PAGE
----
The Carice Singers is emerging as one of the most distinctive vocal ensembles in the UK, defined by its unique sound and imaginative choice of repertoire.
Founded in 2011, the ensemble began life focusing on Elgar’s part-songs, naming themselves after the composer’s daughter and only child.
Just as Carice showed a quiet but resolute sense of duty in securing her father's legacy, so is the group committed to promoting curiosity and appreciation for its ever widening repertoire amongst people of all ages.
As a young enthusiast of Elgar's music, George Parris (b. 1993), was awarded the Elgar Society's Certificate of Merit in 2011 for his commitment to the research and performance of Elgar works. He then studied for a BA in Music at the University of Cambridge, followed by an MSt in Musicology at the University of Oxford.
He founded The Carice Singers in 2011, and conducted the ensemble's first concert only a few days after his eighteenth birthday. Since then he has been the choir's Conductor and Artistic Director, making his first recording with them for the Naxos label aged 20.
His recent studies at the Sibelius Academy, Helsinki, have seen him assist his main teacher, Nils Schweckendiek, in a project with the Croatian Radio and TV Choir, work under such visiting conductors as Sir Roger Norrington, Justin Doyle, and Paul Hillier, and observe professional choirs in Germany, Denmark, Sweden, Latvia, and Estonia.
The Carice Singers work regularly with living composers, including:
The Carice Singers co-commissioned "Songs of Travel", a new multi-movement work, for its tenth anniversary in 2021. Since then, the work has been performed three times in the UK, once in Finland, and will be repeated at this year's Three Choirs Festival.
Described as ‘Classical Star of the Future’ by BBC Introducing, Electra Perivolaris (b. 1996) is a composer and pianist from Scotland. Over the course of the next few years, she will be writing a choral song-cycle for The Carice Singers to the texts of Hebridean writer Donald S. Murray and influenced by the landscapes and traditions of her home in the Western Isles.
The first in the cycle, called ‘If this Island…’, will be premiered at this year’s Three Choirs Festival.
Galina Grigorjeva writes her luminous music as a strong declaration of peace and faith. Born in Simferopol, Crimea, in 1962, she has spent most of her career in Estonia where she was awarded The Order of the White Star in 2014.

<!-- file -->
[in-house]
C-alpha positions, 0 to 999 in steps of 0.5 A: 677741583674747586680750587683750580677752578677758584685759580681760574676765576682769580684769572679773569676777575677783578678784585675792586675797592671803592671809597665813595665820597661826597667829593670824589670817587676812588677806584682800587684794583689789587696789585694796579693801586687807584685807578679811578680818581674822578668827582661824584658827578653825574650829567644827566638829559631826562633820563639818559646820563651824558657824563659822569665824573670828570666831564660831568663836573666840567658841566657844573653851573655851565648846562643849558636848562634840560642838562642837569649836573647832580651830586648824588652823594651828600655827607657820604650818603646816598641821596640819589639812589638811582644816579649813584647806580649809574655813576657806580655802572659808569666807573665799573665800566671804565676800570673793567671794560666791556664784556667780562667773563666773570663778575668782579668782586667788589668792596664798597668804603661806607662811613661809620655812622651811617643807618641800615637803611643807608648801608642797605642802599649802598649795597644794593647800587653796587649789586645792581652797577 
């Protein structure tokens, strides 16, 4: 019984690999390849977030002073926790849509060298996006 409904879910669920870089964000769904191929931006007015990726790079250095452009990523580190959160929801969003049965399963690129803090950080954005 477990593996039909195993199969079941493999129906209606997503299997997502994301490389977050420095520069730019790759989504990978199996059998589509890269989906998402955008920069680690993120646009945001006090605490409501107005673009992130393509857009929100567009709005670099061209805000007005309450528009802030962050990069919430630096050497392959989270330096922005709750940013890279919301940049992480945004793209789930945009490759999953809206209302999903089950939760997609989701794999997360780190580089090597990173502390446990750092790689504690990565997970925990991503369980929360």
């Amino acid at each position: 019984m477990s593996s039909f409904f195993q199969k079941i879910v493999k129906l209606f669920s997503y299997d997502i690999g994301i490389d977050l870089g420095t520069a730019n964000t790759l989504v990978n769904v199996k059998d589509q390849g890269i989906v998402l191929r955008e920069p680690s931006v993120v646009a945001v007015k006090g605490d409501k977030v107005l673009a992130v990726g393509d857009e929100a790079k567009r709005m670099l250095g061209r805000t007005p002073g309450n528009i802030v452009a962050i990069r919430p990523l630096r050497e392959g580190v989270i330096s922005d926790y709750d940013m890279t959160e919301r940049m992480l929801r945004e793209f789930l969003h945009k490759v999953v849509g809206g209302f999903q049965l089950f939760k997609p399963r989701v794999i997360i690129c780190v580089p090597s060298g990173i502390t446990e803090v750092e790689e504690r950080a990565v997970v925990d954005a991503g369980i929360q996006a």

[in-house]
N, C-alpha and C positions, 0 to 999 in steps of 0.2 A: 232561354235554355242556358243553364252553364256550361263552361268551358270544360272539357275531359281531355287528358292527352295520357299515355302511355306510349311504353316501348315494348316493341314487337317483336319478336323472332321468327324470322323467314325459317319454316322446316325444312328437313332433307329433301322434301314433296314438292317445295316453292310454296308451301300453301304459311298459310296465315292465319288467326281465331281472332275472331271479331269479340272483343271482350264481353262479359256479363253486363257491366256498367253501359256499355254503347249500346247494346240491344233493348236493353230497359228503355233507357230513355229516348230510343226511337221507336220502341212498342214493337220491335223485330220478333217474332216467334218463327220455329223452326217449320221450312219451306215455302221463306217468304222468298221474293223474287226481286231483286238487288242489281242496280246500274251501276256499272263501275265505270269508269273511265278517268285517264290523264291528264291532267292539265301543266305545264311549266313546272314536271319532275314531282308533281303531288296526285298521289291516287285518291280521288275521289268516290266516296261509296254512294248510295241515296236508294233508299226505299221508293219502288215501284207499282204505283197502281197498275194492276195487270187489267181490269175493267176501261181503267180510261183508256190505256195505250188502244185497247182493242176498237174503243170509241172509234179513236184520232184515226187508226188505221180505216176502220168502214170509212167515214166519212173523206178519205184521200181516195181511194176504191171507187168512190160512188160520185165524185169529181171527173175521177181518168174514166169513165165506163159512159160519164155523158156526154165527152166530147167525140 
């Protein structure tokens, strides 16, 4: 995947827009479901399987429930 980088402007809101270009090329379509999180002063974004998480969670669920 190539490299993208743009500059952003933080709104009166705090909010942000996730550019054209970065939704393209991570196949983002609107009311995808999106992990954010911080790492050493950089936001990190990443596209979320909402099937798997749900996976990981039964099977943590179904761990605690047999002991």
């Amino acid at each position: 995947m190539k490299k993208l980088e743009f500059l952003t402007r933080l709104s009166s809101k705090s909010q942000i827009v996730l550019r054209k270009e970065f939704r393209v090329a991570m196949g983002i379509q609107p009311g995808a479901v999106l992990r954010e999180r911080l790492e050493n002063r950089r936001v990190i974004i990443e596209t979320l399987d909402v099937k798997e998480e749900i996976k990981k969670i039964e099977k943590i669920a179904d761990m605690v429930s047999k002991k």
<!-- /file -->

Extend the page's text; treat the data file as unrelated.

We will give the UK Premiere of her powerful Vespers in Oxford this November, and plan to commission a new piece from her in the near future.
I’m thrilled to begin this relationship with The Carice Singers. Their fresh, pure, youthful sound is hugely inspiring for a composer, and their varied and sensitive programming takes listeners on journeys that forge poetic links across nations and centuries.
I'm so grateful to be able to develop my love of choral composition with this wonderful vocal ensemble who share my fascination in the connections between music and natural landscapes.
The Carice Singers are proud to have given the following world premieres:
Lillie Harris - The dusk of thee
Matthew Whittall - Songs of Travel
Aileen Sweeney - Canntaireachd
Electra Perivolaris - If this island... (original version)
Will Harmer - Loneliness
Claire Victoria Roberts - Interlude 3
James Batty - Waneth the watch, the weaker ones dwell
Michele Deiana - A new center
Derek Smith - Requiem
Ina Boyle - Caedmon's Hymn
Bo Holten - The Delian Madrigal
Thomas Hyde - From Silence (40-part work)
CARICE ELGAR BLAKE
An unsung hero of British music, Carice Elgar Blake (1890-1970) was responsible for founding the Elgar Birthplace Museum in Lower Broadheath, near Worcester. She curated the first exhibitions of her father's life and music, and made essential documents available to his early biographers.
These may sound like customary actions for the daughter of a world-famous composer, however Carice is striking in her quiet sense of duty and unpretentious facilitating of her father’s legacy, especially as Elgar’s music began to be overlooked in the years following the Second World War.
From a young age, Carice's hard-lined mother instilled on her the importance of not disturbing her father, albeit with Victorian motherly affection. Correspondence between Carice and her father show endless puns, cartoons and references to wildlife. Elgar even dedicated the part-song Owls: An Epitaph to Carice's pet rabbit, Peter.